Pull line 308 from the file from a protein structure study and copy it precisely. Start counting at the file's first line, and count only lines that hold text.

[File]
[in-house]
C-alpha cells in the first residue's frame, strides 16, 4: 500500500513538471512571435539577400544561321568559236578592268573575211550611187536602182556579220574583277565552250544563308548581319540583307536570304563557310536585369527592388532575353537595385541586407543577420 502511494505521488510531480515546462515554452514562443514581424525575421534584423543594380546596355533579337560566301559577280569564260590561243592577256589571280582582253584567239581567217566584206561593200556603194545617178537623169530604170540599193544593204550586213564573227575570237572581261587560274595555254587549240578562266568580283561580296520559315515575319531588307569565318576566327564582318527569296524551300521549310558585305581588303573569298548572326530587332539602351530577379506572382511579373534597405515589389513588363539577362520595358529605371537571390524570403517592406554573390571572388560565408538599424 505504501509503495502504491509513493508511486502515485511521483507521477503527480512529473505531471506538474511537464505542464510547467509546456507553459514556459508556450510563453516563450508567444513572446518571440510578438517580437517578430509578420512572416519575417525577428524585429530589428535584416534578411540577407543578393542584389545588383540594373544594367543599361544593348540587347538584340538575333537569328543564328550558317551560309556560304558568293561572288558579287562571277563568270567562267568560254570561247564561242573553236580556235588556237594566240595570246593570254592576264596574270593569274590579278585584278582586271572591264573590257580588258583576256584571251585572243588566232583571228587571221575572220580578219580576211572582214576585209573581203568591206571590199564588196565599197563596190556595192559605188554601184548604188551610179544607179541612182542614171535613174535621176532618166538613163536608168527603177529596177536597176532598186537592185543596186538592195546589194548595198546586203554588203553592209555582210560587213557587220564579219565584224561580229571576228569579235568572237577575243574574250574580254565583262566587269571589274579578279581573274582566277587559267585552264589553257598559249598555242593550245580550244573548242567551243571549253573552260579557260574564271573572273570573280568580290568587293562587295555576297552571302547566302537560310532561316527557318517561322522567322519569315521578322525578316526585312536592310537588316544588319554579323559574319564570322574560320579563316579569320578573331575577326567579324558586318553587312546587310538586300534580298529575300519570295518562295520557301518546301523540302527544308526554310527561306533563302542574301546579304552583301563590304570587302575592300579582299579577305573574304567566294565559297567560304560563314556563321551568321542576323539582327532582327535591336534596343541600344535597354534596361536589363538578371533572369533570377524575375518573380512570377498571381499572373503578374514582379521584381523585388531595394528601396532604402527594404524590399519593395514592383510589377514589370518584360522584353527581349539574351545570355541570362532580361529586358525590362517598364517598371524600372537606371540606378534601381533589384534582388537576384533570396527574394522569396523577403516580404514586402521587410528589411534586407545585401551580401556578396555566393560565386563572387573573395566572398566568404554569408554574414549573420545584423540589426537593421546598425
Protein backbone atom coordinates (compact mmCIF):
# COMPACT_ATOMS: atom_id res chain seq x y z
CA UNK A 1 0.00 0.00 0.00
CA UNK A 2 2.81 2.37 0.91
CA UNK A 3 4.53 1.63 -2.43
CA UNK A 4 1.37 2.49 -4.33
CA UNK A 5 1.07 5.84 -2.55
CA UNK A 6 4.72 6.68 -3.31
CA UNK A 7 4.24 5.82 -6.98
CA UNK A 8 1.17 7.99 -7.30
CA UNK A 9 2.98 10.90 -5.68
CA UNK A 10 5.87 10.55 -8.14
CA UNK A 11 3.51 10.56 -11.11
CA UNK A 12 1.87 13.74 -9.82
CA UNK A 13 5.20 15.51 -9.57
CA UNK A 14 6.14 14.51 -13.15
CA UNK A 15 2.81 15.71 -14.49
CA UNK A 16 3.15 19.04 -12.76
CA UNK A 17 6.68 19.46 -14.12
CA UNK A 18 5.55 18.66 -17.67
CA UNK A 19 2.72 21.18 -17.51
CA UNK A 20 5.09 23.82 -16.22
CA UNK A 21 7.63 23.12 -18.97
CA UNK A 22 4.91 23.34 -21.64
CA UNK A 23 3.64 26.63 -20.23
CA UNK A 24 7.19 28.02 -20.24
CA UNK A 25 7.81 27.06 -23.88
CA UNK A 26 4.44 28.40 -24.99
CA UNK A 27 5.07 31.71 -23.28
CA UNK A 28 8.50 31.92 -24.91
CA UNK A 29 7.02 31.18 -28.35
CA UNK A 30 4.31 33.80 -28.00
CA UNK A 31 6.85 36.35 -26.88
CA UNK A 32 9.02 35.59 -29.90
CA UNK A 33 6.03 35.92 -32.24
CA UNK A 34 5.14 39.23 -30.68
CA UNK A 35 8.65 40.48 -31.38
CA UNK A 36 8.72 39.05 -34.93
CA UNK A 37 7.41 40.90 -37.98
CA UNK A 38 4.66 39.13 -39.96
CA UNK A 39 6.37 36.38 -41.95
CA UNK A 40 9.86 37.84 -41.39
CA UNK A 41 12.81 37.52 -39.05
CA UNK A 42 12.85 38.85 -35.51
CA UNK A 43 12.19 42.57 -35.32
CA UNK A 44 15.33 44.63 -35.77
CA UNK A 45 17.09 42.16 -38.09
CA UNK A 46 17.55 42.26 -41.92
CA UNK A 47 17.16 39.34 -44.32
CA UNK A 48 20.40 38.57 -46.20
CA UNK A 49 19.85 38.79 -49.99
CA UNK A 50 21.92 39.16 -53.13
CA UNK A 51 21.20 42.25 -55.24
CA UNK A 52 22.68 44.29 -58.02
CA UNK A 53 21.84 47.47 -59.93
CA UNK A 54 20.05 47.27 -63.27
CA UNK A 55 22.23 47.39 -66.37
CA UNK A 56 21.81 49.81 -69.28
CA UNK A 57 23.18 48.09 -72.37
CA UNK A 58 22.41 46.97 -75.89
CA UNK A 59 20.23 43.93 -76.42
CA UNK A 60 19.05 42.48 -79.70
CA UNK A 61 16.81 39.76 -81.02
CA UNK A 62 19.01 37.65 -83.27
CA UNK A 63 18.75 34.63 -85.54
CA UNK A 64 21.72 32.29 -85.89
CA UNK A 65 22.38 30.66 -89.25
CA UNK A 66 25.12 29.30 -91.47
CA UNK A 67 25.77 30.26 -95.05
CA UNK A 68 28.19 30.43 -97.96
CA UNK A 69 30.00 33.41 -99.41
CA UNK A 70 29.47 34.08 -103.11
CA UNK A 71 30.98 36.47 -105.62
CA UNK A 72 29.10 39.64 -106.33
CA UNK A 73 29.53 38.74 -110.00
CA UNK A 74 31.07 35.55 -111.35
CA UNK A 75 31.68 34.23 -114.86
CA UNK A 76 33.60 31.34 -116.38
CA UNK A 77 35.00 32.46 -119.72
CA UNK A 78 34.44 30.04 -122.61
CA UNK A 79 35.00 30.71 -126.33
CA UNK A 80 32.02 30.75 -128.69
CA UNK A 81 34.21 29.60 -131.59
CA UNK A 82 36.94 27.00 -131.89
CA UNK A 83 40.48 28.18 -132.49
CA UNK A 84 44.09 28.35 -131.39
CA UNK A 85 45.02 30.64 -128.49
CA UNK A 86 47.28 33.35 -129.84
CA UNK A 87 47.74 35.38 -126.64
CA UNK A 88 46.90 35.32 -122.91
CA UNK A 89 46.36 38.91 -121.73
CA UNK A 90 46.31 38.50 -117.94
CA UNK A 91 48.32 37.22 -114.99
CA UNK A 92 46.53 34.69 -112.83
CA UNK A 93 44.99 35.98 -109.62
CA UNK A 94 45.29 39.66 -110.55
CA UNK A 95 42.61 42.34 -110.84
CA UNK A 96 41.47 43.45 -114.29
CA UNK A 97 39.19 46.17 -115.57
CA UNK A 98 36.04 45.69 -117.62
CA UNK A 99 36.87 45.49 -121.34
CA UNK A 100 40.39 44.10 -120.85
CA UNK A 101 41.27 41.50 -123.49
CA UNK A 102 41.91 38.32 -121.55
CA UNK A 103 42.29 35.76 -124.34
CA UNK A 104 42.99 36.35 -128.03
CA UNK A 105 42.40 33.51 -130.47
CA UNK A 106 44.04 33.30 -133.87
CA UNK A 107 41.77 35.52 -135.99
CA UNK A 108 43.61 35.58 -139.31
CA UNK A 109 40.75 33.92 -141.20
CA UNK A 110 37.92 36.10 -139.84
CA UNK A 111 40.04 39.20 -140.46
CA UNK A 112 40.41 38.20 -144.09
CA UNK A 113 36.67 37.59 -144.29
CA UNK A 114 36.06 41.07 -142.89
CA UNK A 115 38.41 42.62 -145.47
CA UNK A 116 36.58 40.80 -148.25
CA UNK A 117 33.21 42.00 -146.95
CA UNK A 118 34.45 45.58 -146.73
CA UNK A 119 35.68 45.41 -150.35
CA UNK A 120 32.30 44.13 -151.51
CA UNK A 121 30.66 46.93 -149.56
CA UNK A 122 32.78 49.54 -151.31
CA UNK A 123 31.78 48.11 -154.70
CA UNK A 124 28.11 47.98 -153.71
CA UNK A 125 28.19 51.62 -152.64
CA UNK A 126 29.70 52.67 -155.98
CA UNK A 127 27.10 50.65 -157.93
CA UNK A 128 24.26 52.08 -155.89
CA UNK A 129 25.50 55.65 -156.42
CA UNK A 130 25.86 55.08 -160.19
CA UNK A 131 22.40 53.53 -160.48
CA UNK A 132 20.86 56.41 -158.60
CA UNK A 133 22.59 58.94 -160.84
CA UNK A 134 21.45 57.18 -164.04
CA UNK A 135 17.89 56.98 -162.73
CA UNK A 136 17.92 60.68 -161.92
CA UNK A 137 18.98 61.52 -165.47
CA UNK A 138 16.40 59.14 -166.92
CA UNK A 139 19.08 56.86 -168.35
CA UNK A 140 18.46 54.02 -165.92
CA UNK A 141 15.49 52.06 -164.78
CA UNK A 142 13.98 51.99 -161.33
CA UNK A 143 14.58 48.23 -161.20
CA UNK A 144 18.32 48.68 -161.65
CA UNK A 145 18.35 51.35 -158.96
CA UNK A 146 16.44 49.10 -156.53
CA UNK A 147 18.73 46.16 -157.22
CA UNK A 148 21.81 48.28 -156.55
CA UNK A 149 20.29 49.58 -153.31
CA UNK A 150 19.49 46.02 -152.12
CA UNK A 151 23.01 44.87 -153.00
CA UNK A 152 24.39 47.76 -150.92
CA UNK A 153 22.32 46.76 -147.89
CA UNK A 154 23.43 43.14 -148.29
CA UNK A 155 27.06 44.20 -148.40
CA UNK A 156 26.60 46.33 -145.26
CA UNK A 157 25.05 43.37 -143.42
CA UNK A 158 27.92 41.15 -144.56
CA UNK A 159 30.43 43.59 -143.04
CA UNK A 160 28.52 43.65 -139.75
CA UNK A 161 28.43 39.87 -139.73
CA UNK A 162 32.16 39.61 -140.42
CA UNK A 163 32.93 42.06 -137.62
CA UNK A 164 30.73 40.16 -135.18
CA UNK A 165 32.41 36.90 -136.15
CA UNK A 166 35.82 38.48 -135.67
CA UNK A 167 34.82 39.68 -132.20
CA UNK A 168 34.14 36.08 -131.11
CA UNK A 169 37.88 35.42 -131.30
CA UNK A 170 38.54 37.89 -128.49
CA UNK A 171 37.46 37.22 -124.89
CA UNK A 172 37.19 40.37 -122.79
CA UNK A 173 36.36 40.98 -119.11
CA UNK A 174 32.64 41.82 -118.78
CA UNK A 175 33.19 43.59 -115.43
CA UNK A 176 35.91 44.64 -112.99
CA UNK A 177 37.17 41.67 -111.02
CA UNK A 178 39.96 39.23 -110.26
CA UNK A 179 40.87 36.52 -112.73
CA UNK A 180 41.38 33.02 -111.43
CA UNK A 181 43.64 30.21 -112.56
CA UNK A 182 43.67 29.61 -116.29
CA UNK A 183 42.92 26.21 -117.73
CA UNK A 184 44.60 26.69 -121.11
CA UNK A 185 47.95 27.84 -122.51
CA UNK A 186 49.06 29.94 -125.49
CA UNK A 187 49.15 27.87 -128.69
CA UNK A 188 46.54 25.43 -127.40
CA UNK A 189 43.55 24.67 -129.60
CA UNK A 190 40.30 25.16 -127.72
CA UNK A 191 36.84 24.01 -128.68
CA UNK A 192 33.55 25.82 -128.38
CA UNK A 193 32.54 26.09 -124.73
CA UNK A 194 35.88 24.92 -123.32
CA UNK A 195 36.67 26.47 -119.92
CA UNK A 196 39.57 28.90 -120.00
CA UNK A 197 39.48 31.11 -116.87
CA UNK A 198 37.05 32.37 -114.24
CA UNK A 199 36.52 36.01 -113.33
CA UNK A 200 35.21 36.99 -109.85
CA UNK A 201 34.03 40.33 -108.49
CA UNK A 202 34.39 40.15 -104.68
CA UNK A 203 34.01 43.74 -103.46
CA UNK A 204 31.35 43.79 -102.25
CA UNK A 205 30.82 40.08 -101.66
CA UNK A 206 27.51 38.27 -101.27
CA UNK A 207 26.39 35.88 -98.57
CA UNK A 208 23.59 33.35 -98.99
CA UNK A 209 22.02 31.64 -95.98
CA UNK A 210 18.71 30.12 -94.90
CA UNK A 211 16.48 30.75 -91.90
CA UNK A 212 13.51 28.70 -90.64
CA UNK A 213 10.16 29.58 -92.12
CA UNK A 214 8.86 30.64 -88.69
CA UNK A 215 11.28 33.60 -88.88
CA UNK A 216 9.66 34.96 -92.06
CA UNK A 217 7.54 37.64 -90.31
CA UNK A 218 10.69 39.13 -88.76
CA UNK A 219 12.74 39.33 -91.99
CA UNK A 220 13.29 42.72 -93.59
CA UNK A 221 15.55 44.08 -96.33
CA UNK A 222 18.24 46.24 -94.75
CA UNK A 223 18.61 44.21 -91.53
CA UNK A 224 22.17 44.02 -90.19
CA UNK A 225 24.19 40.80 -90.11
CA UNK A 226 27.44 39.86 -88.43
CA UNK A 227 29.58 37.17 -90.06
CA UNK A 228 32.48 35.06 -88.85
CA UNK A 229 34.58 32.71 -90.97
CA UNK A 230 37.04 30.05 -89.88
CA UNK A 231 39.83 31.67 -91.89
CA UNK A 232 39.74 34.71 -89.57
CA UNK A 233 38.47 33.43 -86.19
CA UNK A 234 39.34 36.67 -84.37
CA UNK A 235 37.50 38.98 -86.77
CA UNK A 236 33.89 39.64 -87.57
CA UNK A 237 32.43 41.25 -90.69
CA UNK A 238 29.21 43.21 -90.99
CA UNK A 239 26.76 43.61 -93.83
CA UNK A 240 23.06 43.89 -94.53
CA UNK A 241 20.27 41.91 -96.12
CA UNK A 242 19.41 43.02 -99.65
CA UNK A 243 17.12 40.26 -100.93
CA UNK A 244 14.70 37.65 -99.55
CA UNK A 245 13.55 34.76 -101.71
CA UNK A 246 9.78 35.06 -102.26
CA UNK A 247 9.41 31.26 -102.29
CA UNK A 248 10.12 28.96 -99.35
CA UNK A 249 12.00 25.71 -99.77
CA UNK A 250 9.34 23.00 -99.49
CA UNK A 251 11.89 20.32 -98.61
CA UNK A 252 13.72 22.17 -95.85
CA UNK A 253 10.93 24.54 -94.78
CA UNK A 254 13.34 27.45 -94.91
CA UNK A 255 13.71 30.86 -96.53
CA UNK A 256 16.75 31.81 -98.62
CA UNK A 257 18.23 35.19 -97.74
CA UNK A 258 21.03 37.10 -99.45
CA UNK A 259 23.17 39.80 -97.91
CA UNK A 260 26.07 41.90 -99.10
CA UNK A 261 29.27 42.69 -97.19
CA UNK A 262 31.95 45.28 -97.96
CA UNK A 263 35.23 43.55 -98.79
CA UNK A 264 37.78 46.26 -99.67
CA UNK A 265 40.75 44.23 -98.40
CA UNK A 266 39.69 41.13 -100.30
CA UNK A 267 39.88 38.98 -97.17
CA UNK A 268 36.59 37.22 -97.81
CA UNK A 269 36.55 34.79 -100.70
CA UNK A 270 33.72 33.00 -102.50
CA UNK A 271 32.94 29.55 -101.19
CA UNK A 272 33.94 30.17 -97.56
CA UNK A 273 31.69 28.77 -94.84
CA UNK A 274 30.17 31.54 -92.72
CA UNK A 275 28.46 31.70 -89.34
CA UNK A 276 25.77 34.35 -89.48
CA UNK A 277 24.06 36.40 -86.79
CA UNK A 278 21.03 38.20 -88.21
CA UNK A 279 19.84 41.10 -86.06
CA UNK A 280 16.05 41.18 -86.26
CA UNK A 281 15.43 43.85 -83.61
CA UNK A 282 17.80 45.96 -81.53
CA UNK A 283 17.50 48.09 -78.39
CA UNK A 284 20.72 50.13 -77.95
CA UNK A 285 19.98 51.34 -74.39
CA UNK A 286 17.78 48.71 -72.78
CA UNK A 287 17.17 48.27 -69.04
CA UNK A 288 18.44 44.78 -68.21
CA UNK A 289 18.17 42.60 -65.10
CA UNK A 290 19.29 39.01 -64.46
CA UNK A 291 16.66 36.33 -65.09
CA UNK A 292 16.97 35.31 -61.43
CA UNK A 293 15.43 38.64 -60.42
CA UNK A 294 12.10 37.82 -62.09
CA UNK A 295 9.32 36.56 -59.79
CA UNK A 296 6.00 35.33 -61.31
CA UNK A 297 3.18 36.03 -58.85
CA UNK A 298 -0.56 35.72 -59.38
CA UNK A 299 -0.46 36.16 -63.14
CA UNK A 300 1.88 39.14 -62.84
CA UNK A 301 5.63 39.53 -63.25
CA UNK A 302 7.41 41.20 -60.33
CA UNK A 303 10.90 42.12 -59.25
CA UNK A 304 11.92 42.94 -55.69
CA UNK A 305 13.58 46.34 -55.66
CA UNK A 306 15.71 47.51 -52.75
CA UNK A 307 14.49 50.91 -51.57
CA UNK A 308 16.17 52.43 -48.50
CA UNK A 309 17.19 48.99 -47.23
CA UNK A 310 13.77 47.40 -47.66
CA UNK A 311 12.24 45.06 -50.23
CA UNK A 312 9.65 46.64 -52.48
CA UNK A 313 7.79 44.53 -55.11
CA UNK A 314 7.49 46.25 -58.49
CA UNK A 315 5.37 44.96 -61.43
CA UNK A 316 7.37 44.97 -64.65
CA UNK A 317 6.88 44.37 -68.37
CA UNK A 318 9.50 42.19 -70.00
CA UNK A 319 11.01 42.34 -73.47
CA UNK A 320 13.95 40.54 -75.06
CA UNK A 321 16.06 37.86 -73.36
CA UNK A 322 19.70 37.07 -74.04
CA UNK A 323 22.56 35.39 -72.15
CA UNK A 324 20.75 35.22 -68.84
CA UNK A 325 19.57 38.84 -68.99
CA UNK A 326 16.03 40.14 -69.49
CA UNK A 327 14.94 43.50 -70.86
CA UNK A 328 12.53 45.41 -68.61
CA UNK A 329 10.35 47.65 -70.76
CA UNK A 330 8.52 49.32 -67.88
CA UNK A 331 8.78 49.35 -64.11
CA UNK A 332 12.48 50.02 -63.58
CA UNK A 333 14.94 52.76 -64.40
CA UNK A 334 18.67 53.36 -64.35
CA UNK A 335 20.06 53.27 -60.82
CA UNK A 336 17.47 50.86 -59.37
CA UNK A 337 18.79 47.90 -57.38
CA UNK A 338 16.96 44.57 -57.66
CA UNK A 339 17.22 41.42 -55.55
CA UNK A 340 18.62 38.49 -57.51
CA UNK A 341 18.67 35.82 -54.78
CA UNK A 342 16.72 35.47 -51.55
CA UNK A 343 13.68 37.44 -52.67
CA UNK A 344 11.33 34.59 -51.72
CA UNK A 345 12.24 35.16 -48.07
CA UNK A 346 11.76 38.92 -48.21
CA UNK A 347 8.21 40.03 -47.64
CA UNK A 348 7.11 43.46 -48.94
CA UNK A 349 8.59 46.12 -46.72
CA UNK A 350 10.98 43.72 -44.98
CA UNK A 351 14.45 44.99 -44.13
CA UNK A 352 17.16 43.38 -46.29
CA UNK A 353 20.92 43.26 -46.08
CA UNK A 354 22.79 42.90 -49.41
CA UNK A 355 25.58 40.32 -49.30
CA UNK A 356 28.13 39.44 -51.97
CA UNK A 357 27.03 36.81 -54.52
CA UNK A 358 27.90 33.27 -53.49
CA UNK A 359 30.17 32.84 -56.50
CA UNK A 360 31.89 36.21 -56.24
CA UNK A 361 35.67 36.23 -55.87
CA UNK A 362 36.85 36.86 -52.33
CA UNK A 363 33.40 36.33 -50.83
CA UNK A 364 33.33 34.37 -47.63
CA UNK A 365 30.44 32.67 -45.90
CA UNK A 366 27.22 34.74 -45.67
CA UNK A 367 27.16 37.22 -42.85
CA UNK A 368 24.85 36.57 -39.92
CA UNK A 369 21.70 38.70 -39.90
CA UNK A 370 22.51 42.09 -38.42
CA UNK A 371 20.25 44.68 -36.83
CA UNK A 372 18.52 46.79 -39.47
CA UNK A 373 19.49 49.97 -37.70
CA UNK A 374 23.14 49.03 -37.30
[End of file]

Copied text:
CA UNK A 304 11.92 42.94 -55.69